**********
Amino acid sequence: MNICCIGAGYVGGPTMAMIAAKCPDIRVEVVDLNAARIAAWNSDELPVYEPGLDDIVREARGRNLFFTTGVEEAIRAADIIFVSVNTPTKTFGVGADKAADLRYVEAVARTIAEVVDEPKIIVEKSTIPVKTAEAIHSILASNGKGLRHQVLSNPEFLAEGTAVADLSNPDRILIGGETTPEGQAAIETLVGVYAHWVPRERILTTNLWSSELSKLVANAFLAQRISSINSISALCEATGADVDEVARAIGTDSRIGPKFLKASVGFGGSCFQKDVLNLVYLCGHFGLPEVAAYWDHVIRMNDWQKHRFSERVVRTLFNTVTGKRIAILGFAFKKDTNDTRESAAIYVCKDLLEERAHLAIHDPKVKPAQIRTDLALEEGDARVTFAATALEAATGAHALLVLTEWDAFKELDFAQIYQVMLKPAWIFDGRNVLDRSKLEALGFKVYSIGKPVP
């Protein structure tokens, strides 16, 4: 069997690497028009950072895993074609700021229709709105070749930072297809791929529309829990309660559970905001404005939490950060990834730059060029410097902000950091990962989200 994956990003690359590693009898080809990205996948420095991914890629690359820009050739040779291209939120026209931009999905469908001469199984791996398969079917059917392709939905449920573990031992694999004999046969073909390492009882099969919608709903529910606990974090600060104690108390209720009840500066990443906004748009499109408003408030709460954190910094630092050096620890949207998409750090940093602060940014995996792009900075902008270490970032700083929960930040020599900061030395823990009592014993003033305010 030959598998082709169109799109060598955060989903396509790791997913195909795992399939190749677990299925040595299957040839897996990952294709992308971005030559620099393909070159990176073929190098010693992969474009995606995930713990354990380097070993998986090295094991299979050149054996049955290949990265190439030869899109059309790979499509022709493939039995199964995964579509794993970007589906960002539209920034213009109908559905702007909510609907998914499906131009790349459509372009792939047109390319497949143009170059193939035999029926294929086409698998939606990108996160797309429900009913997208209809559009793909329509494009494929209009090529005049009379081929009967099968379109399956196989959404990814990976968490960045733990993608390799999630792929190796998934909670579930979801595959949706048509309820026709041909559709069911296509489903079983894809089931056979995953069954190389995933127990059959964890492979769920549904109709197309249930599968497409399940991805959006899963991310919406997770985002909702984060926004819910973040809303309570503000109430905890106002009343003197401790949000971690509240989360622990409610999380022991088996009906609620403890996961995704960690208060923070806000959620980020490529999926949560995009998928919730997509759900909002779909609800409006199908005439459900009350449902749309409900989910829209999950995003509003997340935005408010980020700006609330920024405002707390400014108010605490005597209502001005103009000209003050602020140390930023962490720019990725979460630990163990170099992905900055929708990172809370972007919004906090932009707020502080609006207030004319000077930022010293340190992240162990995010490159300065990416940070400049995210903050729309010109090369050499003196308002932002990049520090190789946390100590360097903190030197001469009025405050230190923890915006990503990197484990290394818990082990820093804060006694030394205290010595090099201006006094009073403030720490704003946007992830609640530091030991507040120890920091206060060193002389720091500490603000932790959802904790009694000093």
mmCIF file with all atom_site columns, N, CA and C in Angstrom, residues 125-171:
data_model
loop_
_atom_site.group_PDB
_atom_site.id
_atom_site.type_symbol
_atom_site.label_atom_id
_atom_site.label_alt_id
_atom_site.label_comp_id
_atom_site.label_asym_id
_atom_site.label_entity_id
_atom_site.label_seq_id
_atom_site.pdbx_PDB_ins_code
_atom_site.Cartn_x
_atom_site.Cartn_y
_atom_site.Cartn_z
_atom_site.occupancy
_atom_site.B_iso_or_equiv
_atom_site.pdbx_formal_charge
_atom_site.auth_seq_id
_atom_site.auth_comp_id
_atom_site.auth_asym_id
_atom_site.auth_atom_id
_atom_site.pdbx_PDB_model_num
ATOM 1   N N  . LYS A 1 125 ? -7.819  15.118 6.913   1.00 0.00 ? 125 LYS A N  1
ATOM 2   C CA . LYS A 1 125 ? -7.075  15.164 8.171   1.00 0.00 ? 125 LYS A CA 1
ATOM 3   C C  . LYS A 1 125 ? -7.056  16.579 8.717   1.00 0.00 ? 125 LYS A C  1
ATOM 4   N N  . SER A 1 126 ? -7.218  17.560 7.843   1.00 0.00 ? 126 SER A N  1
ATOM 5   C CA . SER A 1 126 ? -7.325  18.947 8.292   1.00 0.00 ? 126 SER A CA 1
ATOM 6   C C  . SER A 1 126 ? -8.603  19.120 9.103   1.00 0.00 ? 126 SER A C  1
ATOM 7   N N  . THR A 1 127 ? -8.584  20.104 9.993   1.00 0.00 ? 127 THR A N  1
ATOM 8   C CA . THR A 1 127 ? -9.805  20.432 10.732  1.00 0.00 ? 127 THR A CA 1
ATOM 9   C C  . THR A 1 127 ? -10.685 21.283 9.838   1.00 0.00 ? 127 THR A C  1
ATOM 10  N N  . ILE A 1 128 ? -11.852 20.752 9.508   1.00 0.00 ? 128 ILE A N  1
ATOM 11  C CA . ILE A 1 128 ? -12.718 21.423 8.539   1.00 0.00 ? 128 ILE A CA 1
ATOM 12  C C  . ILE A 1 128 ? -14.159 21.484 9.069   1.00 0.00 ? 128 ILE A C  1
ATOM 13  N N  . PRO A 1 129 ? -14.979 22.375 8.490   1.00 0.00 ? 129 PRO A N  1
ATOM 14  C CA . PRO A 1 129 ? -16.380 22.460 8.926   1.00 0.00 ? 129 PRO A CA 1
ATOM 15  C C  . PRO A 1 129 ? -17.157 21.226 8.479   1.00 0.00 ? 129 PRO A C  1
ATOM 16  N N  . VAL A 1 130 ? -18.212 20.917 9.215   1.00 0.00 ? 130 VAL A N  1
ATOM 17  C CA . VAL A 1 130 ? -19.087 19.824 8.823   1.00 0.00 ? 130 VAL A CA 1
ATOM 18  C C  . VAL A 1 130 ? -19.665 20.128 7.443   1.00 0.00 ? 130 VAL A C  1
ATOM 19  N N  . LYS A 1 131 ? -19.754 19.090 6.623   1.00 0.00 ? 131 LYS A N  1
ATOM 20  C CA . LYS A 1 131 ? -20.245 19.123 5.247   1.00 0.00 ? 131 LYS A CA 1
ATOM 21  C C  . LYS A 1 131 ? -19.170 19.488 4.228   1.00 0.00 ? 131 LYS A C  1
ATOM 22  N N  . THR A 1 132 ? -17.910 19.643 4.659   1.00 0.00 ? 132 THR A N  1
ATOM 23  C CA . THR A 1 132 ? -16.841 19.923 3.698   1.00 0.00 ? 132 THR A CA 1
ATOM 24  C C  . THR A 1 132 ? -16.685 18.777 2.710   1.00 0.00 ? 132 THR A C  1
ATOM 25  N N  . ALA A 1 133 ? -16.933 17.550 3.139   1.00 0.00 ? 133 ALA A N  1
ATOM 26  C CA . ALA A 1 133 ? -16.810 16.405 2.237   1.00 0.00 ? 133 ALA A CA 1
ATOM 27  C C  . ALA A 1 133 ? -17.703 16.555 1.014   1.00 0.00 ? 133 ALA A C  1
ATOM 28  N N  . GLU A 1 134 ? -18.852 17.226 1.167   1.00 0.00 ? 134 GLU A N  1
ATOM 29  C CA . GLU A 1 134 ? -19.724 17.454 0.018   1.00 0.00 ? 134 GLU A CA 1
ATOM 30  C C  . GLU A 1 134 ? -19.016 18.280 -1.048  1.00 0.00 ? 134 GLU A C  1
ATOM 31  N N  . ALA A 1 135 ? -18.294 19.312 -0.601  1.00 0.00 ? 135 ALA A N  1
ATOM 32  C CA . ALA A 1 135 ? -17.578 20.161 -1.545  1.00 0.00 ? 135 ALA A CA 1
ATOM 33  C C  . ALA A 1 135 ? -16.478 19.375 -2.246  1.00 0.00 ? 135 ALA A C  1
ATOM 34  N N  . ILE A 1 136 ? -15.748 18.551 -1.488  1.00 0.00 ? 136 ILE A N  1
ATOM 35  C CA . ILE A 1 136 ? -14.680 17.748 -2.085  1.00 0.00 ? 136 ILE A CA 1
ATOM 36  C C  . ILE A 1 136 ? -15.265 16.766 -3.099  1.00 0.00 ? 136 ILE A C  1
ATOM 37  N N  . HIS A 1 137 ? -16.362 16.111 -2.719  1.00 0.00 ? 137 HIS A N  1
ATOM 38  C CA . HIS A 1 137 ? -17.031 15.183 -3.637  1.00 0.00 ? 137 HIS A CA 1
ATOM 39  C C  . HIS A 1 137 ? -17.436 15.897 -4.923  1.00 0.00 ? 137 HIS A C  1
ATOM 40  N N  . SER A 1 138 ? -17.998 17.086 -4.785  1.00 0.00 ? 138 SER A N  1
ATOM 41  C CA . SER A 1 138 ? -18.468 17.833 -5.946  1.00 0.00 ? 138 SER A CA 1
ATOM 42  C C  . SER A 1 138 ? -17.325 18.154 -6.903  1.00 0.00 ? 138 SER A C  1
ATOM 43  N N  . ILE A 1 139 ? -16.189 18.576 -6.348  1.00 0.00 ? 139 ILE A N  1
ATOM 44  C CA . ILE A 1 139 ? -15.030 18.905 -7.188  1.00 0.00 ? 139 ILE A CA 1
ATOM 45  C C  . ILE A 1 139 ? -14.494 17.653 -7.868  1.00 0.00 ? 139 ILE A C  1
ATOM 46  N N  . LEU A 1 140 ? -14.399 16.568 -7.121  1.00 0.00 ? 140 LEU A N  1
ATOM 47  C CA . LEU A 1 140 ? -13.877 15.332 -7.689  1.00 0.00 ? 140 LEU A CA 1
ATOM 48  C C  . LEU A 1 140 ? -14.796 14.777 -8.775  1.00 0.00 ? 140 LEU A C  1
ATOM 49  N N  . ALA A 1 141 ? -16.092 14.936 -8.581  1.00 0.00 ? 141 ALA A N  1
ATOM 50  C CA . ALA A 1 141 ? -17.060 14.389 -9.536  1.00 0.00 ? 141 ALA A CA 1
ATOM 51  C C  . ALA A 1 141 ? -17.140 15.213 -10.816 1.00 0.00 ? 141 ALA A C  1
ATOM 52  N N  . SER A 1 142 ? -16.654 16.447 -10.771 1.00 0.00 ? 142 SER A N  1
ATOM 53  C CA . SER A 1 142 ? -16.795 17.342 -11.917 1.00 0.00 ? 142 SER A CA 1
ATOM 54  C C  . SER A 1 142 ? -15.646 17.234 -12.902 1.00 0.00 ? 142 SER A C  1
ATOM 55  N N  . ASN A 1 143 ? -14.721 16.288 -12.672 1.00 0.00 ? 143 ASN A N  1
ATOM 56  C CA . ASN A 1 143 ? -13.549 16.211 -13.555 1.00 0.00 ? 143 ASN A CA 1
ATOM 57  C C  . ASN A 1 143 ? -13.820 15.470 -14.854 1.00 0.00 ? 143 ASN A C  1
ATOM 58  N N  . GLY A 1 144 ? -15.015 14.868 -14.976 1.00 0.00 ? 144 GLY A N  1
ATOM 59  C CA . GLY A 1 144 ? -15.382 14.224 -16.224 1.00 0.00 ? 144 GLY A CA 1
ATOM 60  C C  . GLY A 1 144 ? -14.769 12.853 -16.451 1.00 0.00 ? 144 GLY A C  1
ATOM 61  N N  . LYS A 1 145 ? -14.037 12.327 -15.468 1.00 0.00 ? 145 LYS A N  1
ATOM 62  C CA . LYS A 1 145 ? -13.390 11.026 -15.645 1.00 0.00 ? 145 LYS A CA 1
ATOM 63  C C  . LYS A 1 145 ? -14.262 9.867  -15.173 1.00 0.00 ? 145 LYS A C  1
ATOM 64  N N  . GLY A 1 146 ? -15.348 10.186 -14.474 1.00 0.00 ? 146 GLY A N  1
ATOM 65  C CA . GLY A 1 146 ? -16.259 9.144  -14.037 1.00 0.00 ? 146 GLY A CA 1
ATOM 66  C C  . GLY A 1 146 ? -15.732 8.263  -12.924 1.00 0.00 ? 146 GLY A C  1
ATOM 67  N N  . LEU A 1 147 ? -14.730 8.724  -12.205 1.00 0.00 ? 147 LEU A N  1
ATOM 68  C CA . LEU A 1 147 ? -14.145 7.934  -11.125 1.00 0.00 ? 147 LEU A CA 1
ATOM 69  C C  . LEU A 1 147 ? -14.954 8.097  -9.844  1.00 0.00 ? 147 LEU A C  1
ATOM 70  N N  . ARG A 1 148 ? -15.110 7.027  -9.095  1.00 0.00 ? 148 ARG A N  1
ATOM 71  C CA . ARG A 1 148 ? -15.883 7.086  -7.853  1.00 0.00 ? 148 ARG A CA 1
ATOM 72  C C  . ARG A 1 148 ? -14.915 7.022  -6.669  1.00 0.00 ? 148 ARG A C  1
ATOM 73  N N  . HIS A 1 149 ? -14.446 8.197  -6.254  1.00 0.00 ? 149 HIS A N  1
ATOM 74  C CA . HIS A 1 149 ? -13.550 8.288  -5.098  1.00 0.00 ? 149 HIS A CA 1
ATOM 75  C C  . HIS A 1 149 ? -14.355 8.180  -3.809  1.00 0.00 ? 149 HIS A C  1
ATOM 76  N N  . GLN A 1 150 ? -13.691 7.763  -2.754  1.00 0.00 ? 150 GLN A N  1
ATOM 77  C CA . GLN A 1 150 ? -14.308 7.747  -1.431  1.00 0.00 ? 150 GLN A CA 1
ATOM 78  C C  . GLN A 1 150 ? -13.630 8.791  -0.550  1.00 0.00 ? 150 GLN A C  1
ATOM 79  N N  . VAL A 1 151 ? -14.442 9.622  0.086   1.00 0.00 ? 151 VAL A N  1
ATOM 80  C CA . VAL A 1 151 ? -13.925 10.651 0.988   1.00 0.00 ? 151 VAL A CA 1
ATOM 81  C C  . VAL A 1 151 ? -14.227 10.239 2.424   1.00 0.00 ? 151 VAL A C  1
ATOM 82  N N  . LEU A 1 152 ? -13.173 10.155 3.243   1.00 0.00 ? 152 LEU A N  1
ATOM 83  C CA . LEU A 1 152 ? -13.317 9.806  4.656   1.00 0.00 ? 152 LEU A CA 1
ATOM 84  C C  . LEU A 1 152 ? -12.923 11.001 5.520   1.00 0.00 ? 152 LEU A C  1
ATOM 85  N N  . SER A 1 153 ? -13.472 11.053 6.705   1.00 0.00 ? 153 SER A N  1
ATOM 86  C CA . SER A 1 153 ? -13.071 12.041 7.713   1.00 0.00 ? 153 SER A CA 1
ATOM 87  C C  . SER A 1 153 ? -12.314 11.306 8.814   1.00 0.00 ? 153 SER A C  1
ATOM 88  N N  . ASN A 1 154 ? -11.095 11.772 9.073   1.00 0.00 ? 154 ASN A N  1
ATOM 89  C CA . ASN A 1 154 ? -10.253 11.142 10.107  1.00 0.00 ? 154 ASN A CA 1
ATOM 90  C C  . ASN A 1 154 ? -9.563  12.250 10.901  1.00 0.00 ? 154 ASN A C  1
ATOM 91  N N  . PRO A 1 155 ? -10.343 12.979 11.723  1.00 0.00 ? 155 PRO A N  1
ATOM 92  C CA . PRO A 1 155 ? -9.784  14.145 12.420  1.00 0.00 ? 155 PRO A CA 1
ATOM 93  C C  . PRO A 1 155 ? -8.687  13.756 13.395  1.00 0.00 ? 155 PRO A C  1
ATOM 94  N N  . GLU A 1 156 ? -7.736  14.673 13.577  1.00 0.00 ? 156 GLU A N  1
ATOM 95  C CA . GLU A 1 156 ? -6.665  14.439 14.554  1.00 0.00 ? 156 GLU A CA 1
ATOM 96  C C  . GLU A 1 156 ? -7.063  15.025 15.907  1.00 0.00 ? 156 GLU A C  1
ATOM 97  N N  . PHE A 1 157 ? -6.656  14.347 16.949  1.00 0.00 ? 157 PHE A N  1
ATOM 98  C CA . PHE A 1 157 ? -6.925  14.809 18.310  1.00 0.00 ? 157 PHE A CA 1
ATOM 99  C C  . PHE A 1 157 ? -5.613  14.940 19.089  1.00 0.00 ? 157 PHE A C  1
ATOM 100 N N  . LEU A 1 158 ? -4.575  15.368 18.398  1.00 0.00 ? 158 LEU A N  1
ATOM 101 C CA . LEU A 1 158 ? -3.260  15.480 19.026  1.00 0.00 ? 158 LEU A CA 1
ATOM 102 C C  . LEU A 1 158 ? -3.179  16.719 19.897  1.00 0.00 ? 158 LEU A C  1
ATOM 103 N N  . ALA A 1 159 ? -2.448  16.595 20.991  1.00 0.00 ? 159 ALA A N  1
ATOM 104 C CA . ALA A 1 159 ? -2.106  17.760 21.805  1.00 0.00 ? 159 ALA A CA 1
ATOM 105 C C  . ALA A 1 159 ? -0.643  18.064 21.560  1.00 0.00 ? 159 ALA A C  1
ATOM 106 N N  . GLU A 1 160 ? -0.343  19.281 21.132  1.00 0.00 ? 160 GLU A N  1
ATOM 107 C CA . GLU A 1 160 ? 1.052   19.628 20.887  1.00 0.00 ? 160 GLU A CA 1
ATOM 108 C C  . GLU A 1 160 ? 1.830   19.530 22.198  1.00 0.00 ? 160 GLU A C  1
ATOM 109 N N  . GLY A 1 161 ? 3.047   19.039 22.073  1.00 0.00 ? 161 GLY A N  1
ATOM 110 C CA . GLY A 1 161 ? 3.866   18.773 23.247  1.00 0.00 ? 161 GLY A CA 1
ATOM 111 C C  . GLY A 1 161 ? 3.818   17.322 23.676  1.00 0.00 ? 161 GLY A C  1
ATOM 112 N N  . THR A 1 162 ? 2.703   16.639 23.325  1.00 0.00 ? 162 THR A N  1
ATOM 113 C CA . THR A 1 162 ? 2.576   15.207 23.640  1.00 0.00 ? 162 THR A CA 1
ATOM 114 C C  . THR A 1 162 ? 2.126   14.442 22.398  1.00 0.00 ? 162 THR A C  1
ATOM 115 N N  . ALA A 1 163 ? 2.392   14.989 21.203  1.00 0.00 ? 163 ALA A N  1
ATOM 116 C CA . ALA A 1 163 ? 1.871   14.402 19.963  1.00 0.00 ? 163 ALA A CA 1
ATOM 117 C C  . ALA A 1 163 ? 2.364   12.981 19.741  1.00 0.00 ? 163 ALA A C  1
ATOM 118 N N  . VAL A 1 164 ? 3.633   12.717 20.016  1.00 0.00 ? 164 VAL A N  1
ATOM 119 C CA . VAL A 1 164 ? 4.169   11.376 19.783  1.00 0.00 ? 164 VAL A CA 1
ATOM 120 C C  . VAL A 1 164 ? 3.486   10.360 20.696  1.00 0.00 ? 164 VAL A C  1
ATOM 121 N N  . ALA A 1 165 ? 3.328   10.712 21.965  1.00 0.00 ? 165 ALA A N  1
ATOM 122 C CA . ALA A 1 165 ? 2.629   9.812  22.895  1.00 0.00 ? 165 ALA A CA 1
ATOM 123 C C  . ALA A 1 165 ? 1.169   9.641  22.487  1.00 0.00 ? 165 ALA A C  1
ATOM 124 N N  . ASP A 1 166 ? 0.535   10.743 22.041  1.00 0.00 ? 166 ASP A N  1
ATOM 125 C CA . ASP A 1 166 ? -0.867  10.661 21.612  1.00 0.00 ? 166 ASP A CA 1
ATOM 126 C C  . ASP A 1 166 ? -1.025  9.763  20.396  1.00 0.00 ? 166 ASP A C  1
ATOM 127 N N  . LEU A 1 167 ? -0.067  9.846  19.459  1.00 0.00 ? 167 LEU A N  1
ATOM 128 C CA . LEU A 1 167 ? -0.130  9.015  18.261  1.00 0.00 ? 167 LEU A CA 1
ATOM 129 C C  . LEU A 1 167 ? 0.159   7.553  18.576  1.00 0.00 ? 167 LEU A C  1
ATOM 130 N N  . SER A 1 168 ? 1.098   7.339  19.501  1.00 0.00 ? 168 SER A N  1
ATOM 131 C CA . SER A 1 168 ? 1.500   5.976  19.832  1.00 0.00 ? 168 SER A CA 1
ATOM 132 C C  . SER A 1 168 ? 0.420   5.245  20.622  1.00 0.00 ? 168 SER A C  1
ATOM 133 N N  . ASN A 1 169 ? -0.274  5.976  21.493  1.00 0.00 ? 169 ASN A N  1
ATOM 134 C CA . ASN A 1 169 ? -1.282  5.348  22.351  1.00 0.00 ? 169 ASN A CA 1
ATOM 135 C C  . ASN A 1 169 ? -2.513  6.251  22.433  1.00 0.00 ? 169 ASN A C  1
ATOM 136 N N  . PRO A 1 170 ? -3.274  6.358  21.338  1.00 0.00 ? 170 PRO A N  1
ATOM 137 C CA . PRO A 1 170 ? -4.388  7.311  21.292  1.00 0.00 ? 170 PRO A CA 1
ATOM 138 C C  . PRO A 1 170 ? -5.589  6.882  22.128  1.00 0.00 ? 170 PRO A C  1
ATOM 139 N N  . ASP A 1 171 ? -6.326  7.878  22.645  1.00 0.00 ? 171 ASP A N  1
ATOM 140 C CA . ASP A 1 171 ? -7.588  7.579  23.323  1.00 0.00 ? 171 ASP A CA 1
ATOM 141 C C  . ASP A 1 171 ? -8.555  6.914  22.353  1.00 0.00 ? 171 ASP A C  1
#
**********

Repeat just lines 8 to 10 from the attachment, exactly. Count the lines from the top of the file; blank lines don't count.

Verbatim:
_atom_site.type_symbol
_atom_site.label_atom_id
_atom_site.label_alt_id